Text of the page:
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Yes, my first 6.9 IDI injection pump died at about 100,000 miles. Just after the warranty ran out. LOL. Was stuck in Bluefield WVA for a few days. The Ford dealer there didn't have a diesel mechanic so I went to the IH truck shop and they fixed it. My 7.3 IDI injection pump lasted 220,000 miles. I think there were some seal issues on the early pumps that they corrected later. The one plus was those pumps are not expensive. The labor cost more than the pump.
 

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My 7.3 IDI injection pump lasted 220,000 miles. I think there were some seal issues on the early pumps that they corrected later. The one plus was those pumps are not expensive. The labor cost more than the pump.
Maybe you are right about the early ones being the source of their bad rap. But, I still think 220k on a Stanadyne is unusual.

You are certainly right...they are not expensive to replace.
 

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Both of my replacement pumps have been done by IH shops. Their parts were a bit cheaper than Ford but the labor a bit more. I figured that since they made the engines they'd sure know what they were doing. There were actually some special Stanadyne pumps made for those engine designed for lighter weight fuel in ultra cold climates. They had better seals and hardened parts.Those pumps were supposed to be vastly superior to the regular line but I have no idea about their part numbers but it's referred to a Stanadyne Arctic pump. The Turtle IV custom F350 had one of those.
 

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Well, that's interesting. Was the normal pump used on the IDIs the same as Chevy used on their 6.2s?
 

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Discussion Starter #15
Thank you! I am taking notes! Will the same transmissions hook up to the earlier engines as well as the later engines? My dream is an Allison 6 speed. I am targeting 1999 to 2002 vehicles because they have air bags (safety feature).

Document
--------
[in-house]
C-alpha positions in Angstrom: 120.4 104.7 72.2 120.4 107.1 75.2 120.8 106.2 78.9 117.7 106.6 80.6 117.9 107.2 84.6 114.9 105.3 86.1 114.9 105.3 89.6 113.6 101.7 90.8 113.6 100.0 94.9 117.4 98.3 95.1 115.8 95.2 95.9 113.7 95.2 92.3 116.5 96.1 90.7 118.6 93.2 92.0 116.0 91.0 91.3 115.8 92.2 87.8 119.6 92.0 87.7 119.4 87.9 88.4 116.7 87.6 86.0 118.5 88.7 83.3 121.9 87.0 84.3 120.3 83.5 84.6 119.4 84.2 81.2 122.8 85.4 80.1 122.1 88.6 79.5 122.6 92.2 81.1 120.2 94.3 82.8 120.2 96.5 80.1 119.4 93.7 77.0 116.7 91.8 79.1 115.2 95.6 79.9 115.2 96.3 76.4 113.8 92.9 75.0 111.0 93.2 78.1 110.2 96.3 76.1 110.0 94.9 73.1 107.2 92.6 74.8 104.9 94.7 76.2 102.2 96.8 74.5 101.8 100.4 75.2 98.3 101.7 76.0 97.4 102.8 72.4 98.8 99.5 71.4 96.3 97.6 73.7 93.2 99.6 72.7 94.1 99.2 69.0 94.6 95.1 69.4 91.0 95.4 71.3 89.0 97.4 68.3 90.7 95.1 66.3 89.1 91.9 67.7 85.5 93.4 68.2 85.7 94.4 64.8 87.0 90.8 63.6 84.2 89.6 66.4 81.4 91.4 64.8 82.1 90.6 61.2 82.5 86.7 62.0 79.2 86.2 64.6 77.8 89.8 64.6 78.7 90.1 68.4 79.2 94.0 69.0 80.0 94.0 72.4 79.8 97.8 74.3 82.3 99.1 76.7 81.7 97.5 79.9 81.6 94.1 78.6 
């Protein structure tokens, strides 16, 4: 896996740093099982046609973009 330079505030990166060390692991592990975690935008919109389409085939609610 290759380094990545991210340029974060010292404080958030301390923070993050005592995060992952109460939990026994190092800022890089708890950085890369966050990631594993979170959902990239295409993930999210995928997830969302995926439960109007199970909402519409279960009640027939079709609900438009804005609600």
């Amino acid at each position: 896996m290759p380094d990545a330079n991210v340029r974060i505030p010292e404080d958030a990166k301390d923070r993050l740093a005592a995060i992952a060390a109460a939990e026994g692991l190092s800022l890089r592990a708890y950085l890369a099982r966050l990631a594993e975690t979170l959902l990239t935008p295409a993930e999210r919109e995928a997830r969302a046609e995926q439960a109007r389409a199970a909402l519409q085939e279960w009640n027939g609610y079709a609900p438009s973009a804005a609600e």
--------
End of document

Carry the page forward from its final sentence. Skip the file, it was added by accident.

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I am not clear on what you want.

A 6-speed Allison transmission, a 1999+ F350?, and a mechanical 7.3?

Or, what?

4x4 or 2wd?

Roy
 

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Discussion Starter #17 (Edited)
I am looking for a flatbed pickup with a diesel engine - an F450 if Ford...Dodge has the equivalent, but not sure of the number. I have always been partial to Ford for trucks...and Cummins for the engines....but would like this truck to have the 6 speed allison tranny...and yes, 4x4. The fords seem to be more plentiful than the Dodges...finally 1999 to 2002, to get the air bags for driver and passenger.
 

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Yes...Ford seems to have sold a lot more of the over-1-ton trucks. Dodge calls them 4500 or 5500. In that class truck, GM seems to be using a medium-duty chassis...they probably have the tranny you want, but bolted to a Duramax.

I suspect the medium-duty Fords with the Cummins come with an Allison. Not sure about 4x4, however. It would sure make your swap easier if you found a donor truck with the correct engine and transmission...drop the whole thing into your F450.

But, if you want a mechanical Diesel and a 6-speed OD Allison with 4x4...that sounds like a lot of advanced piecing-together. Which means a lot of money or a lot of engineering skill.
 

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Discussion Starter #19
But, if you want a mechanical Diesel and a 6-speed OD Allison with 4x4...that sounds like a lot of advanced piecing-together. Which means a lot of money or a lot of engineering skill.
Yes, I am trying to minimize that. That was the reason for my original question. I know I can't have a completely mechanical engine with the Allison...also, for better or worse, I am targeting the 99-02 model years, which means, I think, that they will have the right kind of electronics for the Allison.
 

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You've seen this?


If I was doing it, I would be looking for a donor truck with a motor and transmission I like...drop the whole thing into your F450. Converting the transmission to a married transfer case or going divorced seems easier than matching an engine/transmission which never came bolted together.

Of course, you have to be careful about your differential gearing. I bet many trucks like the F600 which came with smallish Diesels (e.g., 6BT, 360DT) and an auto had 2-speed rears and/or non-OD transmissions.

Roy